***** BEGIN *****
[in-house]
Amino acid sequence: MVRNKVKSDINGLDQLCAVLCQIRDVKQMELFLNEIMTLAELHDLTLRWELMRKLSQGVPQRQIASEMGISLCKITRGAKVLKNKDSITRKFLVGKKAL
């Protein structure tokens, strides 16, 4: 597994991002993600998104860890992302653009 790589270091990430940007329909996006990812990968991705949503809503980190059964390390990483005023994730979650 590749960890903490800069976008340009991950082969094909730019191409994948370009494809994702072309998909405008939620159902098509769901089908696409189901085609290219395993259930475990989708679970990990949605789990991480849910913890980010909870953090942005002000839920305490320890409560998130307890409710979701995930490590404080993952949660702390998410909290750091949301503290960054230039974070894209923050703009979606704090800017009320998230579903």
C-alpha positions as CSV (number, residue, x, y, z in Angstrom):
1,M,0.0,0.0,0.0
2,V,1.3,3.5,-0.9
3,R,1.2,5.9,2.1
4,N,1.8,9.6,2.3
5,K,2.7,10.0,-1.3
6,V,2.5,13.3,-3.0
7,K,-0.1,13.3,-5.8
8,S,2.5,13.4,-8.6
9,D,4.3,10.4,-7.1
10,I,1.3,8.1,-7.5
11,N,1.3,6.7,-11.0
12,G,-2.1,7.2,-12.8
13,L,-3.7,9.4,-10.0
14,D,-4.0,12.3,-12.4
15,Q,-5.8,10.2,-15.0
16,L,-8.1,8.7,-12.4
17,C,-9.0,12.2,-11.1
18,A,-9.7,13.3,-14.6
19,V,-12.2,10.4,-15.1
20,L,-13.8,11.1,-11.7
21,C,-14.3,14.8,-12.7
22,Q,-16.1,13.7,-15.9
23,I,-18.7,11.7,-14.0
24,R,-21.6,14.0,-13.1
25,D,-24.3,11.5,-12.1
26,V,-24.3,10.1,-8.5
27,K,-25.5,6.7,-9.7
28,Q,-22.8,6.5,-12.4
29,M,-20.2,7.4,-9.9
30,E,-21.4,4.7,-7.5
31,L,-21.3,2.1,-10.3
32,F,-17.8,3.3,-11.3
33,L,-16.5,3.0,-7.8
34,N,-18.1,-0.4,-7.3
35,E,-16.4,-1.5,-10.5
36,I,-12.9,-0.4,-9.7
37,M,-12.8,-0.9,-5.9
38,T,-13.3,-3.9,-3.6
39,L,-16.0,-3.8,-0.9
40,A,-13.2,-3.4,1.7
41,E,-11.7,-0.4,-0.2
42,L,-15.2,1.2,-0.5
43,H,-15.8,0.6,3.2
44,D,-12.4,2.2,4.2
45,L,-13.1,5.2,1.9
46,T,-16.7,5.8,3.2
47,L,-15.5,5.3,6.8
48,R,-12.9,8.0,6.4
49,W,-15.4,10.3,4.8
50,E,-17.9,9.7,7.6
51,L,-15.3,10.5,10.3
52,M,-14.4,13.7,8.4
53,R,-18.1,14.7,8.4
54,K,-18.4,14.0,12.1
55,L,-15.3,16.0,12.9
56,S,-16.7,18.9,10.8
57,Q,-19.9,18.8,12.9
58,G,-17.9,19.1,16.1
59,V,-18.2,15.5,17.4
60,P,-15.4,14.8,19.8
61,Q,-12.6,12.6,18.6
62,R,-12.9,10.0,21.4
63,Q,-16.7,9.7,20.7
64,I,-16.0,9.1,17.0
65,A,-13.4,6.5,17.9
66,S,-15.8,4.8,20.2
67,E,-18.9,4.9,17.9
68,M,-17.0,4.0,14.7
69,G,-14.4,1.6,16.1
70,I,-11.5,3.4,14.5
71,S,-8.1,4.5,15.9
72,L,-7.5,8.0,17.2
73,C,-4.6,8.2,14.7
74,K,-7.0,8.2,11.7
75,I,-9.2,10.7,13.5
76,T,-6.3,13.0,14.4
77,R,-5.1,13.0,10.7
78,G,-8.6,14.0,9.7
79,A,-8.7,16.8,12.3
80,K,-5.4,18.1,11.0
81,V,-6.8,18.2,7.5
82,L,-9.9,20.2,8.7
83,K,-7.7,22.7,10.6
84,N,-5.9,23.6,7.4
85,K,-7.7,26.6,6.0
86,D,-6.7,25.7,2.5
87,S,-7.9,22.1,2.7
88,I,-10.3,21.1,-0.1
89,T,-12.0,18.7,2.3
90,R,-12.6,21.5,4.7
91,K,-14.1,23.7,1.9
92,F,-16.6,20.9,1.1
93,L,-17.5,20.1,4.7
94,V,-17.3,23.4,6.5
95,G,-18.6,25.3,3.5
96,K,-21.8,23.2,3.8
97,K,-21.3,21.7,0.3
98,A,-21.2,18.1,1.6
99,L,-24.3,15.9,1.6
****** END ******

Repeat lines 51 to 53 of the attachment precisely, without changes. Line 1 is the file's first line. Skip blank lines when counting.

47,L,-15.5,5.3,6.8
48,R,-12.9,8.0,6.4
49,W,-15.4,10.3,4.8